My first dies were RCBS and I got rid of them for readings and Lees.Yes I know some have had good luck with the RCBS dies they bought 20 years ago.......when RCBS cared,lol
    Hornady should stick to making ammo and bullets,plus the L&L ain't a single stage

    Good luck!
    And see,I never once said to just go get a BIG BLUE;)
  9. cpy911

    cpy911 Newberg Active Member

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    I have hundreds of pistol and rifle rounds loaded with my lee press.

    One of the bushings is cracked, but works fine still. May have to replace it eventually. I bought the Lee kit for like $100 about 5 years ago and have made up for the cost of that thing many, many times over in cost savings.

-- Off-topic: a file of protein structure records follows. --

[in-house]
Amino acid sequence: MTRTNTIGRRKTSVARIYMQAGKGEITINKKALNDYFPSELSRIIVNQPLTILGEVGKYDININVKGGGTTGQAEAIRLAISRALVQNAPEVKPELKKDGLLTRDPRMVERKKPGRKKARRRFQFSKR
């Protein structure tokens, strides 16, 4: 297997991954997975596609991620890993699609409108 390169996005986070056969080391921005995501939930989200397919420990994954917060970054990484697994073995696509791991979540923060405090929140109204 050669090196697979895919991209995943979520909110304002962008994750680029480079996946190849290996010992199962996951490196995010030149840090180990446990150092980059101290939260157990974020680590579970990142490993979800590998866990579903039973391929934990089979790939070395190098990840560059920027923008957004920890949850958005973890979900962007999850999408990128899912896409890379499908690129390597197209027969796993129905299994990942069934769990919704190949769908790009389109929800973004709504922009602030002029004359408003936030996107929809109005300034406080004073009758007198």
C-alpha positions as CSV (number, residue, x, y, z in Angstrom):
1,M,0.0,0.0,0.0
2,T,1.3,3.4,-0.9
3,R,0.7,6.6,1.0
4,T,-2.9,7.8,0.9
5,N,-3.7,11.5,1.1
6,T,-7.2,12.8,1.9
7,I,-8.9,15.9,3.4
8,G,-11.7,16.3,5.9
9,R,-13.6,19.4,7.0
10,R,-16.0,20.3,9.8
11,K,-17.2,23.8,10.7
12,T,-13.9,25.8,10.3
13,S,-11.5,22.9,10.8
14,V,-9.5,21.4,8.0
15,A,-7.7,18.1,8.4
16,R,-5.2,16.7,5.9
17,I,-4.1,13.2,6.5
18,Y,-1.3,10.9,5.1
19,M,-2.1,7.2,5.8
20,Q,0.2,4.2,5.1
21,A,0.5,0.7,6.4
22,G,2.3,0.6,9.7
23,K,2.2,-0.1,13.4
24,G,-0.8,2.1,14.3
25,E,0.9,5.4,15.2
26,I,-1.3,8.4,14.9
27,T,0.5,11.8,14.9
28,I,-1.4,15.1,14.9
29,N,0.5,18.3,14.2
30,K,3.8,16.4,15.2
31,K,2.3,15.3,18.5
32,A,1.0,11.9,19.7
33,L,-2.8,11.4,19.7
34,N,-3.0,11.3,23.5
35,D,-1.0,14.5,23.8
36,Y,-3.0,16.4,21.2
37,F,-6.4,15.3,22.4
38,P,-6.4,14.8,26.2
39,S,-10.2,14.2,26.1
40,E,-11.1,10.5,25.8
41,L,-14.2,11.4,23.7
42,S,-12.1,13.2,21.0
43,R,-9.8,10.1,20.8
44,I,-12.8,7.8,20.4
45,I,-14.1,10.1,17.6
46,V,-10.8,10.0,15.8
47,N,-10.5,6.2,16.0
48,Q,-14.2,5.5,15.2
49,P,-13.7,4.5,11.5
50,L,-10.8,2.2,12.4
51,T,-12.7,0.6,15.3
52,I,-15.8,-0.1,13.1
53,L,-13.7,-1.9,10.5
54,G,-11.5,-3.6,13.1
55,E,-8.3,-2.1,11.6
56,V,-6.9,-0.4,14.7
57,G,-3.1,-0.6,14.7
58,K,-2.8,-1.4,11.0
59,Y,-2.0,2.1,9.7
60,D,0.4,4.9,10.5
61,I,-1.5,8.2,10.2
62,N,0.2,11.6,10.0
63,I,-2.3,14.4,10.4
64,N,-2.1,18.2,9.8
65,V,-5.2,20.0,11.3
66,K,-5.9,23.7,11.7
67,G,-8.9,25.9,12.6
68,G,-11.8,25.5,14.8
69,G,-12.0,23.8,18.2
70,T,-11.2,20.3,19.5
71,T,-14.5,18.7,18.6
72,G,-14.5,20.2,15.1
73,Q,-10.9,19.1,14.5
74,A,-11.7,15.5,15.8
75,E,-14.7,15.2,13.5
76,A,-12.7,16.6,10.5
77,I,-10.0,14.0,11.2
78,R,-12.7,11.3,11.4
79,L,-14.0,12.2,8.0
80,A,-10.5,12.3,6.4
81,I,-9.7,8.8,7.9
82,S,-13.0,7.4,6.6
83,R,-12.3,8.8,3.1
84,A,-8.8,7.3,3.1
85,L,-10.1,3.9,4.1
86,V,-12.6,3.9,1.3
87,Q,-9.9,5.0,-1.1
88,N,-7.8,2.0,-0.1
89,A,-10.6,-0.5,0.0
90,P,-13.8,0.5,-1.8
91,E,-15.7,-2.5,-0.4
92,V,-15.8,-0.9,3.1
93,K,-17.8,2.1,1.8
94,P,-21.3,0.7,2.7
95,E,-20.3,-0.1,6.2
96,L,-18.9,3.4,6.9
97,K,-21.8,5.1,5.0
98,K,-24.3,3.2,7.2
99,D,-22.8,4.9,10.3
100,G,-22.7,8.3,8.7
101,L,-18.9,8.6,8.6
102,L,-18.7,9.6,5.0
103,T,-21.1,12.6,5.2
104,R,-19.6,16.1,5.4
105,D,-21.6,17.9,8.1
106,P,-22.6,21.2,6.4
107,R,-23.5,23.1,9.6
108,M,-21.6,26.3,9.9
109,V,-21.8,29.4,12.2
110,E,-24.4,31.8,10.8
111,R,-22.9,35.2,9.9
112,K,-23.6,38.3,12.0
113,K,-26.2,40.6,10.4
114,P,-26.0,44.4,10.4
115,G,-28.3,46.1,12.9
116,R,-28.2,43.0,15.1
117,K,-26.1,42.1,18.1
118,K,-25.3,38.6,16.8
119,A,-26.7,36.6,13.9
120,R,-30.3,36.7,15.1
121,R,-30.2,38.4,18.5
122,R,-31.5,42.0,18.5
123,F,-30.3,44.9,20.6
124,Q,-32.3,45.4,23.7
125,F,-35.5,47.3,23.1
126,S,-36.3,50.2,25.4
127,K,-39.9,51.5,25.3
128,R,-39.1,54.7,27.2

Maybe I will upgrade eventually, but it just keeps on working. I prep brass in advance and weigh each charge for rifle (use dippers for pistol), I just do about 10 - 20 at a time each day. I have a lot of rounds loaded up now.

    I have LEE dies and a spattering of RCBS too. They all seem to work fine.

    I shoot cast for everything and will start casting my own.

    I no longer shoot .22lr but .223 cast loads that cost less to make than high priced .22lr

    It is nice to have the flexibility.

    Again, all my equipment has more than paid for itself with the savings compared to store bought ammo. I rarely buy factory as my reloads are more accurate and predictable and cheaper. I really enjoy reloading process too.

    Now if I can just find powder. Primers are back...not so much for powder.